Longitudinal Assessment of the Dynamics of Escherichia coli, Total Coliforms, Enterococcus spp., and Aeromonas spp. in Alternative Irrigation Water Sources: a CONSERVE Study

Sultana Solaiman, Sarah M. Allard, Mary Theresa Callahan, Chengsheng Jiang, Eric Handy, Cheryl East, Joseph Haymaker, Anthony Bui, Hillary Craddock, Rianna Murray, Prachi Kulkarni, Brienna Anderson-Coughlin, Shani Craighead, Samantha Gartley, Adam Vanore, Rico Duncan, Derek Foust, Maryam Taabodi, Amir Sapkota, Eric MayFawzy Hashem, Salina Parveen, Kalmia Kniel, Manan Sharma, Amy R. Sapkota, Shirley A. Micallef

Research output: Contribution to journalArticlepeer-review

23 Scopus citations

Abstract

As climate change continues to stress freshwater resources, we have a pressing need to identify alternative (nontraditional) sources of microbially safe water for irrigation of fresh produce. This study is part of the center CONSERVE, which aims to facilitate the adoption of adequate agricultural water sources. A 26-month longitudinal study was conducted at 11 sites to assess the prevalence of bacteria indicating water quality, fecal contamination, and crop contamination risk (Escherichia coli, total coliforms [TC], Enterococcus, and Aeromonas). Sites included nontidal fresh-water rivers/creeks (NF), a tidal brackish river (TB), irrigation ponds (PW), and reclaimed water sites (RW). Water samples were filtered for bacterial quantification. E. coli, TC, enterococci (~86%, 98%, and 90% positive, respectively; n = 333), and Aeromonas (~98% positive; n = 133) were widespread in water samples tested. Highest E. coli counts were in rivers, TC counts in TB, and enterococci in rivers and ponds (P< 0.001 in all cases) compared to other water types. Aeromonas counts were consistent across sites. Seasonal dynamics were detected in NF and PW samples only. E. coli counts were higher in the vegetable crop-growing (May-October) than nongrowing (November-April) season in all water types (P < 0.05). Only one RW and both PW sites met the U.S. Food Safety Modernization Act water standards. However, implementation of recommended mitigation measures of allowing time for microbial die-off between irrigation and harvest would bring all other sites into compliance within 2 days. This study provides comprehensive microbial data on alternative irrigation water and serves as an important resource for food safety planning and policy setting.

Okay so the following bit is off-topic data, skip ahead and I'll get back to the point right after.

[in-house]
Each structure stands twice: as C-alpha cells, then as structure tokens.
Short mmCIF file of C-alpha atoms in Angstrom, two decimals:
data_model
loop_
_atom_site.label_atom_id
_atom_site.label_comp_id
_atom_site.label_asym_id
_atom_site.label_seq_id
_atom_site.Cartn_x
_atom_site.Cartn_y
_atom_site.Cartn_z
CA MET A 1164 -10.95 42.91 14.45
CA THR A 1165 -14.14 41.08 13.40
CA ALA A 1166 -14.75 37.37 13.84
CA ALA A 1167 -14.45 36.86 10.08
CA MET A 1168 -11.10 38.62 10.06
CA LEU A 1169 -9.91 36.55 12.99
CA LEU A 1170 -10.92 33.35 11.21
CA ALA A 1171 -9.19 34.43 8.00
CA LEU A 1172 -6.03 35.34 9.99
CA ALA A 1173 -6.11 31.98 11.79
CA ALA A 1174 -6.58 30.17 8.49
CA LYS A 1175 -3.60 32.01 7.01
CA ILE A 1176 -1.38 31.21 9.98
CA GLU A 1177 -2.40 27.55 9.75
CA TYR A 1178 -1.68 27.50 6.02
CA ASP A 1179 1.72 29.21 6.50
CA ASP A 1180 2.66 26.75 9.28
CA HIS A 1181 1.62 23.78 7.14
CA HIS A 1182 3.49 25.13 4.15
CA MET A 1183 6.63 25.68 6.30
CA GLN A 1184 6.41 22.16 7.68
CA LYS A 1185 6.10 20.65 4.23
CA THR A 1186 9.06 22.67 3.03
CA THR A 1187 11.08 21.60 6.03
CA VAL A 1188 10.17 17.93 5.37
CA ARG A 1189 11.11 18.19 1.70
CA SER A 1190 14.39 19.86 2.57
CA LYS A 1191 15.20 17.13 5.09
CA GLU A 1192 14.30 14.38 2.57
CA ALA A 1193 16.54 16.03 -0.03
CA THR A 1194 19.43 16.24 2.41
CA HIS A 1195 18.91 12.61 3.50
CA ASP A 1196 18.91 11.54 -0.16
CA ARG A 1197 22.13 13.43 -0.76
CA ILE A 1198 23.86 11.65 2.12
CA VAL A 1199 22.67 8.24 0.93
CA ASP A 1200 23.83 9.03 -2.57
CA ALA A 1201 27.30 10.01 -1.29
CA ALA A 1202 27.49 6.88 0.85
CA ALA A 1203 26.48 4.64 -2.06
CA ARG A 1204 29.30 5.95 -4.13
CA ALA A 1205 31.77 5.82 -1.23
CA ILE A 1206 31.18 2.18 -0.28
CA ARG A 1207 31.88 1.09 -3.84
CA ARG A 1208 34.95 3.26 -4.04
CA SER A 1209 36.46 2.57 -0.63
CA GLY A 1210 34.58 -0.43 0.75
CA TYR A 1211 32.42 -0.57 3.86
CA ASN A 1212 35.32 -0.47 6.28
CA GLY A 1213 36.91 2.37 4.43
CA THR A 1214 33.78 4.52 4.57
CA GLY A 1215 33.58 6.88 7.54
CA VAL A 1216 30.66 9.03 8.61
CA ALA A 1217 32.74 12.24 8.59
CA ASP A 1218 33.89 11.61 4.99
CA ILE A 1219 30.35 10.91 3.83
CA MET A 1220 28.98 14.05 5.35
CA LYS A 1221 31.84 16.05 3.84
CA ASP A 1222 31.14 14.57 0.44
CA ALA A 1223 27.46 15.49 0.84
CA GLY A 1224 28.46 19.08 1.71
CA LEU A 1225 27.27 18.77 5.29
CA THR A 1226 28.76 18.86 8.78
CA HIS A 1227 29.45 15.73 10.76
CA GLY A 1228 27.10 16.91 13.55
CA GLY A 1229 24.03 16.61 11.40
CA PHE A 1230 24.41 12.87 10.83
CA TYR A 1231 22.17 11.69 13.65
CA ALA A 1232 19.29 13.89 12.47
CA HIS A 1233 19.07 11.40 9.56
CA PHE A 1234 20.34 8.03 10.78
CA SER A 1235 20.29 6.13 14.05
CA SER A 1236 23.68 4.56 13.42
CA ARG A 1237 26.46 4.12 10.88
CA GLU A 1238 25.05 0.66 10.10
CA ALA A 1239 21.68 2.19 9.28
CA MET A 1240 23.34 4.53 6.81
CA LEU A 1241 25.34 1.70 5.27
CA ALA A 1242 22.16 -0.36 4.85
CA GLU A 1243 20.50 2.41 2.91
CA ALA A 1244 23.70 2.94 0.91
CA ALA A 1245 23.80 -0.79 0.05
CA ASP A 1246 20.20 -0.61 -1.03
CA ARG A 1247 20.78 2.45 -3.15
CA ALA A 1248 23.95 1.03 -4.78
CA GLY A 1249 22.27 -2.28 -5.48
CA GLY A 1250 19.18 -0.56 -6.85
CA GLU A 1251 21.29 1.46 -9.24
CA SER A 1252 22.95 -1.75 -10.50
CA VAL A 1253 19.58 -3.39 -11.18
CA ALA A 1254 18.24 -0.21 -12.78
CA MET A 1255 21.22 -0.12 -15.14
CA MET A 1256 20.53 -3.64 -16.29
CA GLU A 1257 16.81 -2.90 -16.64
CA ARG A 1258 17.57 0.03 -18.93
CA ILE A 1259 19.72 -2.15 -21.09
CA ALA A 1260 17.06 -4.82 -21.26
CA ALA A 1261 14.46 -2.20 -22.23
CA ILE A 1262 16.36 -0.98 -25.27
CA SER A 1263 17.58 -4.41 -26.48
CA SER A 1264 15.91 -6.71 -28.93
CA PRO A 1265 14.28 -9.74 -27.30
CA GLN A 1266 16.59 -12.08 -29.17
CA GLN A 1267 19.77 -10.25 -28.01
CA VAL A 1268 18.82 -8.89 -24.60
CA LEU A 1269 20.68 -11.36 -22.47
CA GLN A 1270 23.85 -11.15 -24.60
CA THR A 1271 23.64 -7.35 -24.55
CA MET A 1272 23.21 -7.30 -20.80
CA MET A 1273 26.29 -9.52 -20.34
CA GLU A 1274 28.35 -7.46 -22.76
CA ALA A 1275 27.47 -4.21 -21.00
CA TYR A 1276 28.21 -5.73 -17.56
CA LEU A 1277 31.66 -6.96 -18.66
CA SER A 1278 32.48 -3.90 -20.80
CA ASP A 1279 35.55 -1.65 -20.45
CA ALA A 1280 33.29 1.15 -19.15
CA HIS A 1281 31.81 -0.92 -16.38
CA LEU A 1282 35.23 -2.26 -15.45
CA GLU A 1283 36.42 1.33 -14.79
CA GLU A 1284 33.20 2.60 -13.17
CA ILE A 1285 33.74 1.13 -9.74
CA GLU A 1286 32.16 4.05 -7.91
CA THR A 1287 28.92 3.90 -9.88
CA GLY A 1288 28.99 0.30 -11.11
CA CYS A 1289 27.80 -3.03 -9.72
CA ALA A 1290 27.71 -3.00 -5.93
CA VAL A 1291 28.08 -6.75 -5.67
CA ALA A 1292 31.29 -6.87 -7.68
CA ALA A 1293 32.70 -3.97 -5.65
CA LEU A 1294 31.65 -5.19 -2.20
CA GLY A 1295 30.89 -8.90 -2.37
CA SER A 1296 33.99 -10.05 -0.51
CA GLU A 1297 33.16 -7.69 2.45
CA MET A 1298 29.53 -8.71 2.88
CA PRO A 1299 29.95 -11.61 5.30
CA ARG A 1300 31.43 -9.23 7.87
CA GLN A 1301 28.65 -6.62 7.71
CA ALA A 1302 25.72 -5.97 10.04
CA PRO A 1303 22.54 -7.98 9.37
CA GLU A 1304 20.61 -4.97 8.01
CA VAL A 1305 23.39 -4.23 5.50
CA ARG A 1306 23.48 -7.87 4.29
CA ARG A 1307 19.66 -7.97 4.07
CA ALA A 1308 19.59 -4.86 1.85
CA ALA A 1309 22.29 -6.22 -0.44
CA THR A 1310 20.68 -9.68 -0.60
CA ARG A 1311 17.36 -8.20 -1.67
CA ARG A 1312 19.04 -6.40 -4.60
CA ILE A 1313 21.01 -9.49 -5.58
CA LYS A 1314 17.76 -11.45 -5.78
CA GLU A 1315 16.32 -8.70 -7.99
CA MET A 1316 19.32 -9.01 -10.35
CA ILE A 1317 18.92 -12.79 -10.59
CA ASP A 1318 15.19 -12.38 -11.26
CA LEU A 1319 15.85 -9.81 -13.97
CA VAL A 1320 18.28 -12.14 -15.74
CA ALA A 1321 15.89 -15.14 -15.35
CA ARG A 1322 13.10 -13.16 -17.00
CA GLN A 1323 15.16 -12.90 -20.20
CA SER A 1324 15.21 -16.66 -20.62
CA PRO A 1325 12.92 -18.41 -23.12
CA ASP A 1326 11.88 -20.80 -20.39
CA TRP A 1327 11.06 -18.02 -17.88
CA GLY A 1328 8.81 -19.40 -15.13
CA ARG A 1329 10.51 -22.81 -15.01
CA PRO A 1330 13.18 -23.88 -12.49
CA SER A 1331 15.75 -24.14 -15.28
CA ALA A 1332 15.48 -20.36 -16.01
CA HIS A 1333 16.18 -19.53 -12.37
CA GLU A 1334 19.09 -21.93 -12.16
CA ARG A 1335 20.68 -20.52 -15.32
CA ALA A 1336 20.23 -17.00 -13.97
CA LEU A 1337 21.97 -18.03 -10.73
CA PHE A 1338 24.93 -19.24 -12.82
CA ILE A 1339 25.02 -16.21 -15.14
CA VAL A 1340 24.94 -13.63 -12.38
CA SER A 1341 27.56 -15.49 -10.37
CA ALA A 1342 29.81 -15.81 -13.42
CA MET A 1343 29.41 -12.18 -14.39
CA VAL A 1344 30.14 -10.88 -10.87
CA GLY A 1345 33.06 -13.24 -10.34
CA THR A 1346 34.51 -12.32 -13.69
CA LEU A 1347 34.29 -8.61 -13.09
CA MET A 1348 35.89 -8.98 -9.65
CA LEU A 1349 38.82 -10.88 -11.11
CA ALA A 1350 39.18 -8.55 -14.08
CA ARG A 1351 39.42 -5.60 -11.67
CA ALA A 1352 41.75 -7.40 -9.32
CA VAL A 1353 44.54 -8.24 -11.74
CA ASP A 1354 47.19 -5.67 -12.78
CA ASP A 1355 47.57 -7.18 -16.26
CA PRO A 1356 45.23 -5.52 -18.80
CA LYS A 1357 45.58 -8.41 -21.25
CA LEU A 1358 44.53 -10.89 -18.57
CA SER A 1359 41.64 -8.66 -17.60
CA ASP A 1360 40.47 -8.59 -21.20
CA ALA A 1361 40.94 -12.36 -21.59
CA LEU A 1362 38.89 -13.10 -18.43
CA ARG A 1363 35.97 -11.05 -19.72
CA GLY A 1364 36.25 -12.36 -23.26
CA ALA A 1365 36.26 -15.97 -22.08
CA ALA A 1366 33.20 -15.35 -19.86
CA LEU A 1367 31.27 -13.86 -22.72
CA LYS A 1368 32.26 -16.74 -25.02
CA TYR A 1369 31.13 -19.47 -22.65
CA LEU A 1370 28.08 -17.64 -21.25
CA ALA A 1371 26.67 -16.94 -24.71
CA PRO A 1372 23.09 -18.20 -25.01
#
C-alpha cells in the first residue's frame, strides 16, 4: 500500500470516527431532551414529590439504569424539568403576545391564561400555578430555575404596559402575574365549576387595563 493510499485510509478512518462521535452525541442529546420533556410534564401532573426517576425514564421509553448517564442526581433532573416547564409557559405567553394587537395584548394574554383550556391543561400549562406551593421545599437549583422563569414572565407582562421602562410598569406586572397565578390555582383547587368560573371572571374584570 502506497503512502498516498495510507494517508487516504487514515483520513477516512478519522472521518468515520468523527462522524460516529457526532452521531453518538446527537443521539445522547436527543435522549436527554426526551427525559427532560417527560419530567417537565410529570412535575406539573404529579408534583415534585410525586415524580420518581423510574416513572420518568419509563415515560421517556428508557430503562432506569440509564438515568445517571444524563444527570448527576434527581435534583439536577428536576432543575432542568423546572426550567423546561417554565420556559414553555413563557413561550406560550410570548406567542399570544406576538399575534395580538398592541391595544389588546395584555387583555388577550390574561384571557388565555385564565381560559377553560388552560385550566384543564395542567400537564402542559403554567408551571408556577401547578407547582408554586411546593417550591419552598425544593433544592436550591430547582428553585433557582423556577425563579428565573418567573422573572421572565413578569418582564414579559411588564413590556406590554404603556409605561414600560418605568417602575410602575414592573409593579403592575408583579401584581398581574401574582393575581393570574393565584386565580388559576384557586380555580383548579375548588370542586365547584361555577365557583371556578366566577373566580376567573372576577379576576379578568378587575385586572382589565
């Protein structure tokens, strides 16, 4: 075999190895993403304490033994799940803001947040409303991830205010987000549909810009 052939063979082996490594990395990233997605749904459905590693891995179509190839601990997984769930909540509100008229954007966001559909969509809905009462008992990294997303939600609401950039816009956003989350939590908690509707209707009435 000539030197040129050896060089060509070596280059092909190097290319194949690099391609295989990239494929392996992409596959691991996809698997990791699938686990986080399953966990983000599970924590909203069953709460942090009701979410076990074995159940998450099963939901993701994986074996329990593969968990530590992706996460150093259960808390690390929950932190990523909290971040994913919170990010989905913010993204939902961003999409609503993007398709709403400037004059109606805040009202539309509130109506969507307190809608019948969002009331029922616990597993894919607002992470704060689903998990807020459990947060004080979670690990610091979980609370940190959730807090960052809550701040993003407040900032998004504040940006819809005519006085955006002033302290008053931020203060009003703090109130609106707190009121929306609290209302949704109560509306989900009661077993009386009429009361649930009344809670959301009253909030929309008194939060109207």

Original languageEnglish
Article numbere00342-20
JournalApplied and Environmental Microbiology
Volume86
Issue number20
DOIs
StatePublished - 1 Jan 2020
Externally publishedYes

Keywords

  • Aeromonas
  • Food Safety Modernization Act
  • fecal indicators
  • food safety
  • irrigation water
  • irrigation water physicochemical parameters

ASJC Scopus subject areas

  • Biotechnology
  • Food Science
  • Applied Microbiology and Biotechnology
  • Ecology

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